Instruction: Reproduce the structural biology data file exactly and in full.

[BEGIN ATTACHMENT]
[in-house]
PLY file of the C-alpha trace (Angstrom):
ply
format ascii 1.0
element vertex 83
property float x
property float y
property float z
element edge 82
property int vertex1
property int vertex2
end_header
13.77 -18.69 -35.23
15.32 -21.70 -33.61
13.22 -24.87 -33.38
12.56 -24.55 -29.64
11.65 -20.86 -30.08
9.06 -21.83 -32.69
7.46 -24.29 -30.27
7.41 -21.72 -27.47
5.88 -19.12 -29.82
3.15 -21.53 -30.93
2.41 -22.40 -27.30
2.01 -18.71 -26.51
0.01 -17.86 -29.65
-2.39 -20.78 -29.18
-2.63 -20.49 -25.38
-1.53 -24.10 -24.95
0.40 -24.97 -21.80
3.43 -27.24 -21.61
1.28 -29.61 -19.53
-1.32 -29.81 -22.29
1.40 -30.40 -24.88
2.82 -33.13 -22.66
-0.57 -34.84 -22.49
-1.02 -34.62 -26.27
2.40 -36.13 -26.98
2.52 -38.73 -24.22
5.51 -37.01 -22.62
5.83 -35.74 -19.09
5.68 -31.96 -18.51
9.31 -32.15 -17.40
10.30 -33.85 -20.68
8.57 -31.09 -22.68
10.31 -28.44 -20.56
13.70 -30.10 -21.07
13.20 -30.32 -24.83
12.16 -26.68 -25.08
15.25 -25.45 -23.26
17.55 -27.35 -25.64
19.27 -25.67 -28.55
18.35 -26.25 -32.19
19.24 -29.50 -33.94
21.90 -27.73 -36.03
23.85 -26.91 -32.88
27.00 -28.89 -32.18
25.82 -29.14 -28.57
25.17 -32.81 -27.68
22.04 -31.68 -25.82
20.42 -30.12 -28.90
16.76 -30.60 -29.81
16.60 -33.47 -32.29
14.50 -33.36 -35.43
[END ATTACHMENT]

[in-house]
PLY file of the C-alpha trace (Angstrom):
ply
format ascii 1.0
element vertex 83
property float x
property float y
property float z
element edge 82
property int vertex1
property int vertex2
end_header
13.77 -18.69 -35.23
15.32 -21.70 -33.61
13.22 -24.87 -33.38
12.56 -24.55 -29.64
11.65 -20.86 -30.08
9.06 -21.83 -32.69
7.46 -24.29 -30.27
7.41 -21.72 -27.47
5.88 -19.12 -29.82
3.15 -21.53 -30.93
2.41 -22.40 -27.30
2.01 -18.71 -26.51
0.01 -17.86 -29.65
-2.39 -20.78 -29.18
-2.63 -20.49 -25.38
-1.53 -24.10 -24.95
0.40 -24.97 -21.80
3.43 -27.24 -21.61
1.28 -29.61 -19.53
-1.32 -29.81 -22.29
1.40 -30.40 -24.88
2.82 -33.13 -22.66
-0.57 -34.84 -22.49
-1.02 -34.62 -26.27
2.40 -36.13 -26.98
2.52 -38.73 -24.22
5.51 -37.01 -22.62
5.83 -35.74 -19.09
5.68 -31.96 -18.51
9.31 -32.15 -17.40
10.30 -33.85 -20.68
8.57 -31.09 -22.68
10.31 -28.44 -20.56
13.70 -30.10 -21.07
13.20 -30.32 -24.83
12.16 -26.68 -25.08
15.25 -25.45 -23.26
17.55 -27.35 -25.64
19.27 -25.67 -28.55
18.35 -26.25 -32.19
19.24 -29.50 -33.94
21.90 -27.73 -36.03
23.85 -26.91 -32.88
27.00 -28.89 -32.18
25.82 -29.14 -28.57
25.17 -32.81 -27.68
22.04 -31.68 -25.82
20.42 -30.12 -28.90
16.76 -30.60 -29.81
16.60 -33.47 -32.29
14.50 -33.36 -35.43